Mobility In Urban India; Innovative Solutions Required
The question of mobility and that in the fall of mass public transport or perhaps till the time the pandemic scare looms large what could be the viable and sustainable mode of public transport.
| Tikender Singh Panwar July 3, 2020
Times of India
What will be the future of urban mobility, now, during the pandemic and post Covid-19? There are no definitive answers to that. Many cities in the world that had focused on public transport as a sustainable model of mobility are now debating how to make it safer. Safer, because even when the pandemic will be over there will be a threat of more frequent epidemics. A safe public transport is a challenge with which urbanists are grappling with. But before we go into the detailed description of the issue and the viable suggested alternatives let me share two anecdotes to build a context to the write up.
The first one pertains to the period when we were writing the smart city plan for Shimla city. Two of my adept officers, the commissioner and the assistant commissioner; we were of the opinion that water in Shimla city should be the first priority. This was also because the town was grappling with an acute water crisis both in terms of adequate quantity and potability. But, to our surprise the people through a widespread survey, instead, chose mobility in the city as priority number 1. This was in the year 2016. Invariably in most of the smart city plans, mobility figured as the first priority for city planning strategies.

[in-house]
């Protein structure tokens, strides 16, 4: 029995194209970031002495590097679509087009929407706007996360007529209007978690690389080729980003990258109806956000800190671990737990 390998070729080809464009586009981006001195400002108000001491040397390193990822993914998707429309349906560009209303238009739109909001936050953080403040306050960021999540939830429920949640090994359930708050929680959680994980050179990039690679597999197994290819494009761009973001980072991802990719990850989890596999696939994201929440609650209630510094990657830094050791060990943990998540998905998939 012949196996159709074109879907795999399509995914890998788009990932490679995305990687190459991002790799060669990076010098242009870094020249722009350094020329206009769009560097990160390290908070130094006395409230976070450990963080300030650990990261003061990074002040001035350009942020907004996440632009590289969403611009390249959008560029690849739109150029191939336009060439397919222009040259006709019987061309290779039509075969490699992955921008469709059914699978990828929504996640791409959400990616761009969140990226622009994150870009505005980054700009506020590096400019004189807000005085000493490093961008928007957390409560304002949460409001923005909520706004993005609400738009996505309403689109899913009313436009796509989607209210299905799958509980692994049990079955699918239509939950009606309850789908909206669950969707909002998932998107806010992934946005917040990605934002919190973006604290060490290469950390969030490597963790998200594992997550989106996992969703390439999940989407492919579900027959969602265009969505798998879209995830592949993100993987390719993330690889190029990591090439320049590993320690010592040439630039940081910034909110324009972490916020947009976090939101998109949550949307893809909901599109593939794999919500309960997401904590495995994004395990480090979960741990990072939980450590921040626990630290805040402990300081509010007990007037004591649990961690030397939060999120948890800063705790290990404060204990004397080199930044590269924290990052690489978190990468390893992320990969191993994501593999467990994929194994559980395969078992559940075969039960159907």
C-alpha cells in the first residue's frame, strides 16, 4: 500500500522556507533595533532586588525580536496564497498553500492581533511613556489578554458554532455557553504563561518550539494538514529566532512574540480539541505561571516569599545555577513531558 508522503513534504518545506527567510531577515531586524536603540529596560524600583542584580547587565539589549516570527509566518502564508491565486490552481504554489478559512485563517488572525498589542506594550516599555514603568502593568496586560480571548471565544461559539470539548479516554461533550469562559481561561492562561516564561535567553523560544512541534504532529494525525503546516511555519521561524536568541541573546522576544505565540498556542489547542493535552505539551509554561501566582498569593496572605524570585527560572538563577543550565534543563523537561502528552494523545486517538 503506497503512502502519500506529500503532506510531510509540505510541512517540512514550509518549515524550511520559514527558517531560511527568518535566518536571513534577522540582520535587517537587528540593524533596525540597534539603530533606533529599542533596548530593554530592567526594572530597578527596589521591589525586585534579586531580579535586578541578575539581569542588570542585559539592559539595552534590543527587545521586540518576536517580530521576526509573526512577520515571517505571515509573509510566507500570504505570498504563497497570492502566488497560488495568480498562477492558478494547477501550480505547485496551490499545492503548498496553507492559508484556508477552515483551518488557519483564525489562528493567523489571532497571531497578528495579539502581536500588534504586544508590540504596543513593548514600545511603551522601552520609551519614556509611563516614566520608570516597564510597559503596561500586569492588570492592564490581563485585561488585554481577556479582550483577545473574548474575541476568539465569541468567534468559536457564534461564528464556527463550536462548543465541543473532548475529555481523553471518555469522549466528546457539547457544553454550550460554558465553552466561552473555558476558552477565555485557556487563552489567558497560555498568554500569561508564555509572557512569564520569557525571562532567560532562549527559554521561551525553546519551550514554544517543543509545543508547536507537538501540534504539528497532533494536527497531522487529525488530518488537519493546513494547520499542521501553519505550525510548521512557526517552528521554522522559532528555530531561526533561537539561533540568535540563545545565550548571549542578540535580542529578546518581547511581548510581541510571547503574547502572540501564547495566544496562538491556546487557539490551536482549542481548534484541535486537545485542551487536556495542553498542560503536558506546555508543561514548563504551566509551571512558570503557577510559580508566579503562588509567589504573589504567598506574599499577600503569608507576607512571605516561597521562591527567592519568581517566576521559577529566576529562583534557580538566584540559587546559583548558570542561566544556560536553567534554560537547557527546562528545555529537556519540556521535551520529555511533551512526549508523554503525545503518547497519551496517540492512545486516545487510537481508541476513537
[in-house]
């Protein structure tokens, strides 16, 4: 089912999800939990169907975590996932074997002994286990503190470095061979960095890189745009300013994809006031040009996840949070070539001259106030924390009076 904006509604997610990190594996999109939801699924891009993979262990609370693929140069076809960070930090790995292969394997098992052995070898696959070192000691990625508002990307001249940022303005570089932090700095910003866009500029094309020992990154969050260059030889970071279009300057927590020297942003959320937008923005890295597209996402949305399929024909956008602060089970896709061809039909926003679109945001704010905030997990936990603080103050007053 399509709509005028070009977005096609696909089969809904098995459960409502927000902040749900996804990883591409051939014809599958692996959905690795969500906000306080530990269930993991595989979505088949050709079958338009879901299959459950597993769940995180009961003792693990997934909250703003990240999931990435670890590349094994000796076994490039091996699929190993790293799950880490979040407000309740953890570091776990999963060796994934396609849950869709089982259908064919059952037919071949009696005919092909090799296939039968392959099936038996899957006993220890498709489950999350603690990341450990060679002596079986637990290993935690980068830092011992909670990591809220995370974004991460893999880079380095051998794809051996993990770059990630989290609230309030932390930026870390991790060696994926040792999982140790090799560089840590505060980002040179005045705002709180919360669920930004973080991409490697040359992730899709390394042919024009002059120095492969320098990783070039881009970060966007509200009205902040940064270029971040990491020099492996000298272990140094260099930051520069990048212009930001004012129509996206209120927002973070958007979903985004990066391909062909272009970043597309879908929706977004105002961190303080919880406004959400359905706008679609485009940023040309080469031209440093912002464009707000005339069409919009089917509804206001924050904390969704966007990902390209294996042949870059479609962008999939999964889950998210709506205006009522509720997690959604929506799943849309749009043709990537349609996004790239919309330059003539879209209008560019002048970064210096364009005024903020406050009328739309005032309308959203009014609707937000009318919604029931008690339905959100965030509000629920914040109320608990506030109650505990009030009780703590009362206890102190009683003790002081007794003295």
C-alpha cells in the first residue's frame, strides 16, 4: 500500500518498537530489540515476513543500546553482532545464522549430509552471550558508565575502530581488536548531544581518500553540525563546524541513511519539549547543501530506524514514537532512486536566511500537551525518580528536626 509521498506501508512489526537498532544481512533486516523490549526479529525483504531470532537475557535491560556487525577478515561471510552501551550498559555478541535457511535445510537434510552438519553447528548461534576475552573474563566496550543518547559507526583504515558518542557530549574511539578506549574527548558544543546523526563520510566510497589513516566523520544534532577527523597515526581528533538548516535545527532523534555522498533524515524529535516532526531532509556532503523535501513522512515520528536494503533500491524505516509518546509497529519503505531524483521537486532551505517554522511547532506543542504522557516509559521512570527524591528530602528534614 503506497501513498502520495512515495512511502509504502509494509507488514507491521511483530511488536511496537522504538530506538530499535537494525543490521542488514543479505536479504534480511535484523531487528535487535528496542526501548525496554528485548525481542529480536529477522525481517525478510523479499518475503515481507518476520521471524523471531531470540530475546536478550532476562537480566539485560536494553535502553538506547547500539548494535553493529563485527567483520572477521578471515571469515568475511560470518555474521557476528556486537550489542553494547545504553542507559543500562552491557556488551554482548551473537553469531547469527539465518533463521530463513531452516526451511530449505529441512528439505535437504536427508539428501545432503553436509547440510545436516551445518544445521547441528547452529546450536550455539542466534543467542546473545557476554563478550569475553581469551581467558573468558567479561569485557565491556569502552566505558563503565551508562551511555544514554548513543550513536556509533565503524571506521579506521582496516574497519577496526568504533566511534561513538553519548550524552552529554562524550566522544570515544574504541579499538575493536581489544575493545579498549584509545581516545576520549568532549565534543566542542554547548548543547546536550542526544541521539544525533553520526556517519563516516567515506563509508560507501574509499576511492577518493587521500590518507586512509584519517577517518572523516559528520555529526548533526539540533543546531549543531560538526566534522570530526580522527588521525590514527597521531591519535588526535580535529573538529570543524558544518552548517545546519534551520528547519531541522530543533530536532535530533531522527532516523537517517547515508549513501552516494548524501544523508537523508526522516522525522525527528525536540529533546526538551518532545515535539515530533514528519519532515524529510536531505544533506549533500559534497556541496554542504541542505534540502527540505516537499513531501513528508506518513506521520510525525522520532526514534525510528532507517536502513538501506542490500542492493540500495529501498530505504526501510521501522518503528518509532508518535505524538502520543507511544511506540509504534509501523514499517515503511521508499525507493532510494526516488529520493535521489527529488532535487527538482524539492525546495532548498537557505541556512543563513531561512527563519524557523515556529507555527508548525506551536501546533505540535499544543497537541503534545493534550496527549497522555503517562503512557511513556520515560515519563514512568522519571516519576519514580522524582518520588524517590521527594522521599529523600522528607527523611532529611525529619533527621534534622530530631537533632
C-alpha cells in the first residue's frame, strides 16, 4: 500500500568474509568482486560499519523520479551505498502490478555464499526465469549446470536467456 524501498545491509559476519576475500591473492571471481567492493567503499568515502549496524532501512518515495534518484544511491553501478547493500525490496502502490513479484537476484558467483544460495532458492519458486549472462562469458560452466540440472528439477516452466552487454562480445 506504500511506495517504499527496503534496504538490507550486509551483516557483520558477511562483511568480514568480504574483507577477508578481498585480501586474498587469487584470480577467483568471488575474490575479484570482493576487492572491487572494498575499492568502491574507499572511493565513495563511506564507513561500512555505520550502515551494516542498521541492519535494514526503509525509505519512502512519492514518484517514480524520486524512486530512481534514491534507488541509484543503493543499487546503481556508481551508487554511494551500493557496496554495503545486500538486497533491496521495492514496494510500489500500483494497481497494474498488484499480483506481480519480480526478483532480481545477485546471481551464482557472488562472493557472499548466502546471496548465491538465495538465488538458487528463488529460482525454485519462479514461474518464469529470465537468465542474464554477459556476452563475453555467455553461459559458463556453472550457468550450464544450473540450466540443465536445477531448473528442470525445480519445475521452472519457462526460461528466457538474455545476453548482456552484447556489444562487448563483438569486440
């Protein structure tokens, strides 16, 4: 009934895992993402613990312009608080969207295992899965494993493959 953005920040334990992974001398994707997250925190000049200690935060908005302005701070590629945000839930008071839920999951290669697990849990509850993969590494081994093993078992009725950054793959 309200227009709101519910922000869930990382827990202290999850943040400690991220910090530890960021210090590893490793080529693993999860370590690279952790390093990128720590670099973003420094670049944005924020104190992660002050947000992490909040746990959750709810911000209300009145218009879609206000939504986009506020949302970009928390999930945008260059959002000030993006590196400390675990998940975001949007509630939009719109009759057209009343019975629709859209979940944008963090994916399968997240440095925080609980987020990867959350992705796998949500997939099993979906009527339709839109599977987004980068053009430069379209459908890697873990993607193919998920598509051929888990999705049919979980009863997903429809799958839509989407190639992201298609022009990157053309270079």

The second one is of recent period, a few days ago I literally quarrelled with the police at one of their posts in Lakkar Bazar, Shimla. The reason for my argument with them was that they had stopped two young cyclists from riding their bicycles terming that area as no cycle zone. I had to point out that the smart city plan of the town in fact focuses on more use of cycles in the town as an additional mode of non-motorised transport. This is during the lockdown period when limited mobility was allowed.